The match was wrestled well and at a brisk pace. They avoided any major missteps, took impressive bumps and ensured their offence was crisp. But despite this the match never really seemed to get going. I think it was hurt by the audience taking a while to get invested. It's disappointing but understandable. I think the problem is that Taven as a good guy is hard to warm to. Beyond his issue with established heel Martini there's no real reason to cheer the guy.

The finish saw Truth pay off the head of security to keep Taven at bay, giving Seleziya the chance to break Truth's cuffs (apparently she tore them apart) and flee with her boss. Taven gave up on chasing them almost immediately, even though he definitely would've caught them with ease and we'd been told he wanted to get his hands on Martini more than regain the title. Instead he went back to the ring and attempted a frog splash on a downed Lethal. He was met with knees and a Lethal Injection for the loss.

Roderick Strong was accompanied to the ring by Adam Page and Tadarius Thomas for his submissions match against Cedric Alexander. If you're new then Strong is a member of The Decade, a group who feel they should be given respect based on their length of time with the company, and he's taken particular issue with Cedric Alexander because he's feels Cedric is disrespectful to the business.

The story of the match was that Strong had the experience advantage and was a far better submission artist than Cedric, who was presented as a high-flyer who's not known for submission proficiency. It was a logical story effectively told, both by the wrestlers and the commentary team.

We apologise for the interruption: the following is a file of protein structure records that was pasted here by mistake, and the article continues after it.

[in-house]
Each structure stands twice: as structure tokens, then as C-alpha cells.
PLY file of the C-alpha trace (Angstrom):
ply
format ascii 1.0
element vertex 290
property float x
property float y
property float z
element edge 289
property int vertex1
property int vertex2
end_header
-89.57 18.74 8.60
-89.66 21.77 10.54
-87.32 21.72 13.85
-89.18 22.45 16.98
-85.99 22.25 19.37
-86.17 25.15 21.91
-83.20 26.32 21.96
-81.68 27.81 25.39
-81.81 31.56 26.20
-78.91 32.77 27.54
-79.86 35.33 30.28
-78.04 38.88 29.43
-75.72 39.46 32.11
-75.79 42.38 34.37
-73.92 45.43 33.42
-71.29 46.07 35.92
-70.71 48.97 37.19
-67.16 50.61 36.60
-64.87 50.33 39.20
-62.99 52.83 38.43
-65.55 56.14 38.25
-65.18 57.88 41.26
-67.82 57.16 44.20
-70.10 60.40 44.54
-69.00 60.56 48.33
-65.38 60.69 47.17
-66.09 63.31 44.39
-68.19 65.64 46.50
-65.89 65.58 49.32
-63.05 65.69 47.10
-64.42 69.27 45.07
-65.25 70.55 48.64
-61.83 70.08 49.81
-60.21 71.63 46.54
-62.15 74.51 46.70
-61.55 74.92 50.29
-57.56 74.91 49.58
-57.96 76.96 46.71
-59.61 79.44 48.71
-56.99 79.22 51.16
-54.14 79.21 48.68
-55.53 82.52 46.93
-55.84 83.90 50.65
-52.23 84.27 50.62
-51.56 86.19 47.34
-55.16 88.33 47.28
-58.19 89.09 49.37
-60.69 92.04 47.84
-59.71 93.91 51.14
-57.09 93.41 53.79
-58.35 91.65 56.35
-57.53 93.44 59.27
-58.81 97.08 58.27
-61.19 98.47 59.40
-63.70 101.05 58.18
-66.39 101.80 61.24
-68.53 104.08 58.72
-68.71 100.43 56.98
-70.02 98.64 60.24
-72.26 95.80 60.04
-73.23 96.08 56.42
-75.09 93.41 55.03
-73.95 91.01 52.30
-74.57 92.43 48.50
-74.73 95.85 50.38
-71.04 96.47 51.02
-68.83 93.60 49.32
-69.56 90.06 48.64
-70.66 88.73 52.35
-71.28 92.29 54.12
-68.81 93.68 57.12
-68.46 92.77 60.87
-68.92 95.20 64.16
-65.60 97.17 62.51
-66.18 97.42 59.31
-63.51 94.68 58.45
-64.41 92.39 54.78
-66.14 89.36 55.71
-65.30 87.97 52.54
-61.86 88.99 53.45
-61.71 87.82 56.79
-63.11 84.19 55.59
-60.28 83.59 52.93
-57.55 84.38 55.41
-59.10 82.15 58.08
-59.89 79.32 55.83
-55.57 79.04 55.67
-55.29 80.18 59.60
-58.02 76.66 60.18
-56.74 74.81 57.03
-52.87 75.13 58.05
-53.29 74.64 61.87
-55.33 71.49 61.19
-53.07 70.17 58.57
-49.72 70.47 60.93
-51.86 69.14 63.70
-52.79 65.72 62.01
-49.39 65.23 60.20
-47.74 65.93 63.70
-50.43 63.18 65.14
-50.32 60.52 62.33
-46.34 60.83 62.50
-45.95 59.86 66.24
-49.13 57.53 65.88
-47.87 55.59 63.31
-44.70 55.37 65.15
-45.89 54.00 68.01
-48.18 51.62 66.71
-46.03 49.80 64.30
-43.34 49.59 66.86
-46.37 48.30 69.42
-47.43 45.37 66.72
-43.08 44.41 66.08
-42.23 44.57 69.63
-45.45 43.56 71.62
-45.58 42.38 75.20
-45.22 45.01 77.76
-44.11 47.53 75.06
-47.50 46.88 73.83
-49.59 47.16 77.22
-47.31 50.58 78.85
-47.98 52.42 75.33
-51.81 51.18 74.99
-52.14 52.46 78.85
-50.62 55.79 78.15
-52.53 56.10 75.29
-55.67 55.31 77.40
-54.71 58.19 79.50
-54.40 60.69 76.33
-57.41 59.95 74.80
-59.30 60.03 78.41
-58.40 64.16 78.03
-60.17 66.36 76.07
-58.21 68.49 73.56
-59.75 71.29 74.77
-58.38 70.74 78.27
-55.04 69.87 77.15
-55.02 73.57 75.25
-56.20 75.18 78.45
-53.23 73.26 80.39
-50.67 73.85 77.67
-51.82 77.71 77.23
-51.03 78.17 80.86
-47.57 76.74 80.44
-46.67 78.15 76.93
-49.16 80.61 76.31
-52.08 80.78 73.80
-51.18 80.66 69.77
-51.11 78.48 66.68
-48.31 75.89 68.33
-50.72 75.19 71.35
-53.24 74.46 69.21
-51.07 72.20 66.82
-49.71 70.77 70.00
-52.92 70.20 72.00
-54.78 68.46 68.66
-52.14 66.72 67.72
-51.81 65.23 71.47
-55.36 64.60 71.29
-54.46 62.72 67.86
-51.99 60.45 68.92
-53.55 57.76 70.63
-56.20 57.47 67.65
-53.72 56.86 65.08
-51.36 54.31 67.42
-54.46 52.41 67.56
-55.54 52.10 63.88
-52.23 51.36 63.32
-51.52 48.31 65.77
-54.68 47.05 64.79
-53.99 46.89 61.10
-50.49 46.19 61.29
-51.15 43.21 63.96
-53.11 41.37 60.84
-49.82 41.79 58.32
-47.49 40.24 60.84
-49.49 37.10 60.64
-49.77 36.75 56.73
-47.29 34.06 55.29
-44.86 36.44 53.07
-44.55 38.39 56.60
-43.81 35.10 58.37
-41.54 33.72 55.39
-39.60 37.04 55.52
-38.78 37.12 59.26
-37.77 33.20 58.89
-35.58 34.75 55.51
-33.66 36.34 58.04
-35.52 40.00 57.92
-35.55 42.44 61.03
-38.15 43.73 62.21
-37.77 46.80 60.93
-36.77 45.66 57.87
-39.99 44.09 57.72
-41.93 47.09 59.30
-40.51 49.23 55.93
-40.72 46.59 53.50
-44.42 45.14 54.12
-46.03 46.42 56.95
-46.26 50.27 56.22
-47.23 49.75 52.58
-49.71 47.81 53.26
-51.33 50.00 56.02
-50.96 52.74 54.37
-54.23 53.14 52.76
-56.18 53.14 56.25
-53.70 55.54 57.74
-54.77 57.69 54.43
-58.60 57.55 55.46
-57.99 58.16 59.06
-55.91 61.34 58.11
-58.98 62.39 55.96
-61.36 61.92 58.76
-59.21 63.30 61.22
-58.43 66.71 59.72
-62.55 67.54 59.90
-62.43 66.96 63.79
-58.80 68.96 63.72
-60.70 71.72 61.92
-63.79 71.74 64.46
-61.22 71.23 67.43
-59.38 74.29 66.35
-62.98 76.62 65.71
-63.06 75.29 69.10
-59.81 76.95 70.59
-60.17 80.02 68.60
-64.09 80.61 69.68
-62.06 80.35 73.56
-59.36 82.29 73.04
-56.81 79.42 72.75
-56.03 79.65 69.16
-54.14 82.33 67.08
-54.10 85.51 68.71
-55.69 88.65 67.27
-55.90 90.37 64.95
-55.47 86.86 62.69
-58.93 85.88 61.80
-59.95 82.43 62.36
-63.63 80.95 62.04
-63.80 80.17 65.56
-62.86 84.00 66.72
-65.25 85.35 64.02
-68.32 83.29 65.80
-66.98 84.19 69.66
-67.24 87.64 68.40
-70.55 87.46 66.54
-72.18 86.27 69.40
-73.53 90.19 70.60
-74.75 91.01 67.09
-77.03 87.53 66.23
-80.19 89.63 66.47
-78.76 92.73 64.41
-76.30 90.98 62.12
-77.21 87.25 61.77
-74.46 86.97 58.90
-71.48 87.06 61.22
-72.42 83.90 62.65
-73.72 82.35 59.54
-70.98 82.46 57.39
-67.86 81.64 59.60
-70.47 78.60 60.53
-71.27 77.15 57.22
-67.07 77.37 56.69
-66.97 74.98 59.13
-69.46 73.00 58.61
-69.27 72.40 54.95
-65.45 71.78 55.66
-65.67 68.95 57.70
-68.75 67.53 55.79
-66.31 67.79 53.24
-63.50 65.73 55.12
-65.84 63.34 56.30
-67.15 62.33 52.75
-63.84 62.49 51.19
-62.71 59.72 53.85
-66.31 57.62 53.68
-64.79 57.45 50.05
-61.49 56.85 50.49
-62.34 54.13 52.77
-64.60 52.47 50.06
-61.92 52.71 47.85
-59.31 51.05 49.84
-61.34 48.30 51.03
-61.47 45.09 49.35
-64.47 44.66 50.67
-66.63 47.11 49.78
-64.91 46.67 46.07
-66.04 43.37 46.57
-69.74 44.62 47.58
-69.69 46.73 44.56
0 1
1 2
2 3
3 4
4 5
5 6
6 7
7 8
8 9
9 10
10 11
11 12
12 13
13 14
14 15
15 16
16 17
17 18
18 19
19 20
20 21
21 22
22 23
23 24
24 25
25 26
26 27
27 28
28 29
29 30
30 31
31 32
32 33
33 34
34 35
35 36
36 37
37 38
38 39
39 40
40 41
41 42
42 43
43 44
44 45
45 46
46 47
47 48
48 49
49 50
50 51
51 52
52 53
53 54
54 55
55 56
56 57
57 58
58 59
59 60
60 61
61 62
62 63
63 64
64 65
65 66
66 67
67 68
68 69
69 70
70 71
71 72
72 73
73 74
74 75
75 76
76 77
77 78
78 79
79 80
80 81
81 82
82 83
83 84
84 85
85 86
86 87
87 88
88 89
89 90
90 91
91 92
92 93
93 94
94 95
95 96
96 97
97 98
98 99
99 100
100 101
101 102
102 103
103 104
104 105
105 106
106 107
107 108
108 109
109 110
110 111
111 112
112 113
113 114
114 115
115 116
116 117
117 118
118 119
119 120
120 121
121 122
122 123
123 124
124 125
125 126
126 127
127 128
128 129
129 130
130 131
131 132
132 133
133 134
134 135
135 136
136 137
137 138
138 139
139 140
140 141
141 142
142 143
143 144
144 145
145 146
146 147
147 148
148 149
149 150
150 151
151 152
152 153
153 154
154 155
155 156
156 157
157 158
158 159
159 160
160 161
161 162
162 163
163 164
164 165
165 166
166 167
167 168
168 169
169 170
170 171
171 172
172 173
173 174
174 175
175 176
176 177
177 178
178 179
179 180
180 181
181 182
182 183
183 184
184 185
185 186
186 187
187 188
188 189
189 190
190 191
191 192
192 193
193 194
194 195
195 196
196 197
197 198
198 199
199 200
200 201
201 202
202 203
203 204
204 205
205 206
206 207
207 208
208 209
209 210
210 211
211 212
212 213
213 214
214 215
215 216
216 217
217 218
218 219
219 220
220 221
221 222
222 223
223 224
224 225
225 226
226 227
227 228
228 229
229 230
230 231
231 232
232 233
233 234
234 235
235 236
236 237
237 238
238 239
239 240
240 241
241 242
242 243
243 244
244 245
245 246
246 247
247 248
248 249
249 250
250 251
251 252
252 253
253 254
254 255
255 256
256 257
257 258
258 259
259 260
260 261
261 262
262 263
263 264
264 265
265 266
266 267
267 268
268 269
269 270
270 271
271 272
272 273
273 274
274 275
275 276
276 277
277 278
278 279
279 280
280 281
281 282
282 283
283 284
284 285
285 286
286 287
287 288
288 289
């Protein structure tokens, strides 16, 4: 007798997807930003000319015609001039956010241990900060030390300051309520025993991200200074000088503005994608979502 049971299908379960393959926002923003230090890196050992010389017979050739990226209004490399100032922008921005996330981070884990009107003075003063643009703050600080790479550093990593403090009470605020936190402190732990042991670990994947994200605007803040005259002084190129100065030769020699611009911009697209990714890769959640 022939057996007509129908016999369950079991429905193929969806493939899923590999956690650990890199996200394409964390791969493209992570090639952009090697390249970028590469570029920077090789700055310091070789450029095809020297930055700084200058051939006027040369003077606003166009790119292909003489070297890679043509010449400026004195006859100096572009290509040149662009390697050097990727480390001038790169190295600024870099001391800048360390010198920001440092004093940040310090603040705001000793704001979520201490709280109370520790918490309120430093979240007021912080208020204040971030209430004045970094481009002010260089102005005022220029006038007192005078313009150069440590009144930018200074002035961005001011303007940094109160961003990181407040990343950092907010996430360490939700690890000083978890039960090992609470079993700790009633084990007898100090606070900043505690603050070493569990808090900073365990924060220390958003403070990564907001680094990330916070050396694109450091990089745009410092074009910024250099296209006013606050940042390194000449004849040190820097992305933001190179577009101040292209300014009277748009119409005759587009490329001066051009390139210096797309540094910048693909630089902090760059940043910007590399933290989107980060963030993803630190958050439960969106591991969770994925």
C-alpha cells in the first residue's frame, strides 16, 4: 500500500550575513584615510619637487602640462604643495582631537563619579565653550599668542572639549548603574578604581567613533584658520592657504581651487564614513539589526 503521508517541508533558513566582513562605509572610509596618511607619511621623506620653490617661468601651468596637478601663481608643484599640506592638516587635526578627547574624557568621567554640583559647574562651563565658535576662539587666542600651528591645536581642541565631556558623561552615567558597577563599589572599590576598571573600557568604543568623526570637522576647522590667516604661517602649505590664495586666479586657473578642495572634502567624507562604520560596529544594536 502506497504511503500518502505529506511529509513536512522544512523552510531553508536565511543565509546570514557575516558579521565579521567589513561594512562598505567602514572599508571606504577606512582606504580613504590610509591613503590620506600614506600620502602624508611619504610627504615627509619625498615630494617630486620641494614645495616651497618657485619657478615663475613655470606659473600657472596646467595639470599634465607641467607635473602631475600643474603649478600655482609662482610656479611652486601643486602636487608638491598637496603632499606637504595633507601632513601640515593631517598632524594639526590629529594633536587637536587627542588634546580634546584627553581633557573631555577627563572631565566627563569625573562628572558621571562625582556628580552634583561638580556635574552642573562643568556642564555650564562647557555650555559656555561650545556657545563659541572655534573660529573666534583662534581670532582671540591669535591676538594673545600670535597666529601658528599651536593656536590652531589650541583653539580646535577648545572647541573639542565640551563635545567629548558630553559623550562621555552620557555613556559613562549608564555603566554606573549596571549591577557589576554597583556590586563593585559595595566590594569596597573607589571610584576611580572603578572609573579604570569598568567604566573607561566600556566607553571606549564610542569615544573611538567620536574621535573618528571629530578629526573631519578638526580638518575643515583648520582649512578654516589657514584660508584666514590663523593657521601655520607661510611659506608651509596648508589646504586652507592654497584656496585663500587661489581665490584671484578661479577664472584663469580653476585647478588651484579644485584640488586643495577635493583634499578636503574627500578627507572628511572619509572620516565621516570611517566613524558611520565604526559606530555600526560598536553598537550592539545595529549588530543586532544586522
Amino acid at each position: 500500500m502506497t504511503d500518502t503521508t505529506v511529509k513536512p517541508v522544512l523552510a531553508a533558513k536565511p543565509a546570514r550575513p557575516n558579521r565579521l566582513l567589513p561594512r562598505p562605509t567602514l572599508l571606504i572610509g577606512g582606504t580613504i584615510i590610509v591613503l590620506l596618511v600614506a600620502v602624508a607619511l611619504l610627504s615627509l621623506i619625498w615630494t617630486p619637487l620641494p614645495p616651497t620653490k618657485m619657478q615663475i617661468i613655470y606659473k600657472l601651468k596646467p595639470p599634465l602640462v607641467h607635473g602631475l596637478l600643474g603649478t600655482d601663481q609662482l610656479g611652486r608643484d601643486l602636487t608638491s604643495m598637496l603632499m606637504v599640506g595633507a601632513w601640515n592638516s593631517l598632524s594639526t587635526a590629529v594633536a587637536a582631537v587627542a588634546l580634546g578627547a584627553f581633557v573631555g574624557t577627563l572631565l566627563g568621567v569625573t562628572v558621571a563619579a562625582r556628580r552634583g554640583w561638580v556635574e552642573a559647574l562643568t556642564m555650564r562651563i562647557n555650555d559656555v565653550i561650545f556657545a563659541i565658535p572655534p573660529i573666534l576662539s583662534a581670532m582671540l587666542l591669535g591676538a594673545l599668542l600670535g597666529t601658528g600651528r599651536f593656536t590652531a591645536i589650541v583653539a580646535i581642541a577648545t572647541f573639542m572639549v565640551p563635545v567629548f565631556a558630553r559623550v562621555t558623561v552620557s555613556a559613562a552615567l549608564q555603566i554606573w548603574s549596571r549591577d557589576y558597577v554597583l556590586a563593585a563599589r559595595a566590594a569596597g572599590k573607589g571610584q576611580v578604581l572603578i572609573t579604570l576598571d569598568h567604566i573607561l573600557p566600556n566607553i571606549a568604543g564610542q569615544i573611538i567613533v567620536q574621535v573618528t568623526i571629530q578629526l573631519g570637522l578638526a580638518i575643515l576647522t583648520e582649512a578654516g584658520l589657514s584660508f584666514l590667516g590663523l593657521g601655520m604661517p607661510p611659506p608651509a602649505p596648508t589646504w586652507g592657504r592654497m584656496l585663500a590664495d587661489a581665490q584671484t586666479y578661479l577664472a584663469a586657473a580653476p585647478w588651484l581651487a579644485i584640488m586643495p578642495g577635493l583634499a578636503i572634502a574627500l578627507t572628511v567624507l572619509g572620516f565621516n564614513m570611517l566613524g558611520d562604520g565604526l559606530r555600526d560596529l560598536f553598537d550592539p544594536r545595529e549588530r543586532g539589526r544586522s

Cedric tried gaining the win with various holds. He first used a guillotine choke, then a dragon sleeper, then a butterfly lock. None got him the submission but it was noticeable that he was going for more submissions than Strong. In fact Strong didn't go for any throughout the match, and ended up being forced to submit to his own Stronghold, after a back breaker onto the top rope and a lumbar check.

It was the right decision and it had the right finish. Cedric using Strong's own hold to defeat him will allow the rivalry to stay alive as part of Roddy's problem has been Cedric "stealing" moves. As well done as the finish was it was strange that Strong went the entire match without applying a single hold. Had he worked over Cedric's back and gone for the submission a few times Cedric's victory would have seemed like a bigger achievement: he'd have weathered the storm in addition to getting Strong to tap.

After the match Cedric offered a handshake. The fans chanted for Strong to shake but he walked out. The poor sport gimmick continues. The feud pretty much has to end with a handshake at this point.

That was followed by the tag team grudge match pitting the Briscoe brothers against Michael Bennett and Matt Hardy. The pre-match video saw the Briscoes talking about being dangerous men, showed Matt Hardy being awarded the "real" world title and turning it into the Iconic championship, and covered the trio of Hardy, Cole and Bennett forming The Kingdom. An actor called Nick Searcy accompanied Hardy. I've never heard of him before this show and I probably won't after. When it comes to outside guest stars ROH never quite manages to fully impress.

The match went for about five minutes before the heels got disqualified for smacking Jay with the Iconic championship. Jay took a mic and called the decision into question and asked Nigel McGuinness to make things right. Nigel did so, walking out into the arena to announce the match would continue under no DQ rules. Then he joined commentary because why not?

What followed was a brawl featuring chairs, tables, ladders and Maria interference. There was also some amusing pro-Hardy Corino commentary, the highlight of which was "Turner just Hebnered him!" after Jay kicked out after a Twist of Fate. Jay got the win after suplexing Matt off a ladder and through a table, following up with a Jay Driller for good measure. It was a fulfilling brawl. Which is what should be expected of the Briscoes at this point.